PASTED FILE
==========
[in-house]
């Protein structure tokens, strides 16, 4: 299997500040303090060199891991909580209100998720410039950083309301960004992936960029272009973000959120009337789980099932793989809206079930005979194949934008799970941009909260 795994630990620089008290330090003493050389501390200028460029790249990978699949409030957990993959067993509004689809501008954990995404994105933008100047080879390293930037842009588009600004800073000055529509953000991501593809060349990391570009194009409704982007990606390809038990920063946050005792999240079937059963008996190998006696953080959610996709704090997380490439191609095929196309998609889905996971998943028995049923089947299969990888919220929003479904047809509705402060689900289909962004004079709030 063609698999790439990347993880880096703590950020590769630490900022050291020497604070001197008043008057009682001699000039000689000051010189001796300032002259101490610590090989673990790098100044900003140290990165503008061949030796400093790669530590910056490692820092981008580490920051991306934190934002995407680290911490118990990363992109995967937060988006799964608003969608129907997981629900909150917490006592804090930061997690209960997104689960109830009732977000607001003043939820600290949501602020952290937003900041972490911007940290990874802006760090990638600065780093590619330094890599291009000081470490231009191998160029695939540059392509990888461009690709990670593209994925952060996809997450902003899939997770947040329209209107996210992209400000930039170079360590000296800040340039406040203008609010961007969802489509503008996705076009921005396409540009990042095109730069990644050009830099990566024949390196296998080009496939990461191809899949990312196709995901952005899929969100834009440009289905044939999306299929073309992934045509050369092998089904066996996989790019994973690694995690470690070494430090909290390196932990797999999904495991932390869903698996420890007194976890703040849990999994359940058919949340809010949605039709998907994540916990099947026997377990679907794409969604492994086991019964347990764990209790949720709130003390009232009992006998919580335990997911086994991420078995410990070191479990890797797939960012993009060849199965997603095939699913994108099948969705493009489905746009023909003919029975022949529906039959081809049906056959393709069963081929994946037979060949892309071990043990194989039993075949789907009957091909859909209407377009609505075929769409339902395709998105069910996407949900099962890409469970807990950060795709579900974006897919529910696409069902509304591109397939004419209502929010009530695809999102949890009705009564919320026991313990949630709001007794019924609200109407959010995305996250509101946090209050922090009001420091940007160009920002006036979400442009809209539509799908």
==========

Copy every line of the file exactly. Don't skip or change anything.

[in-house]
């Protein structure tokens, strides 16, 4: 299997500040303090060199891991909580209100998720410039950083309301960004992936960029272009973000959120009337789980099932793989809206079930005979194949934008799970941009909260 795994630990620089008290330090003493050389501390200028460029790249990978699949409030957990993959067993509004689809501008954990995404994105933008100047080879390293930037842009588009600004800073000055529509953000991501593809060349990391570009194009409704982007990606390809038990920063946050005792999240079937059963008996190998006696953080959610996709704090997380490439191609095929196309998609889905996971998943028995049923089947299969990888919220929003479904047809509705402060689900289909962004004079709030 063609698999790439990347993880880096703590950020590769630490900022050291020497604070001197008043008057009682001699000039000689000051010189001796300032002259101490610590090989673990790098100044900003140290990165503008061949030796400093790669530590910056490692820092981008580490920051991306934190934002995407680290911490118990990363992109995967937060988006799964608003969608129907997981629900909150917490006592804090930061997690209960997104689960109830009732977000607001003043939820600290949501602020952290937003900041972490911007940290990874802006760090990638600065780093590619330094890599291009000081470490231009191998160029695939540059392509990888461009690709990670593209994925952060996809997450902003899939997770947040329209209107996210992209400000930039170079360590000296800040340039406040203008609010961007969802489509503008996705076009921005396409540009990042095109730069990644050009830099990566024949390196296998080009496939990461191809899949990312196709995901952005899929969100834009440009289905044939999306299929073309992934045509050369092998089904066996996989790019994973690694995690470690070494430090909290390196932990797999999904495991932390869903698996420890007194976890703040849990999994359940058919949340809010949605039709998907994540916990099947026997377990679907794409969604492994086991019964347990764990209790949720709130003390009232009992006998919580335990997911086994991420078995410990070191479990890797797939960012993009060849199965997603095939699913994108099948969705493009489905746009023909003919029975022949529906039959081809049906056959393709069963081929994946037979060949892309071990043990194989039993075949789907009957091909859909209407377009609505075929769409339902395709998105069910996407949900099962890409469970807990950060795709579900974006897919529910696409069902509304591109397939004419209502929010009530695809999102949890009705009564919320026991313990949630709001007794019924609200109407959010995305996250509101946090209050922090009001420091940007160009920002006036979400442009809209539509799908």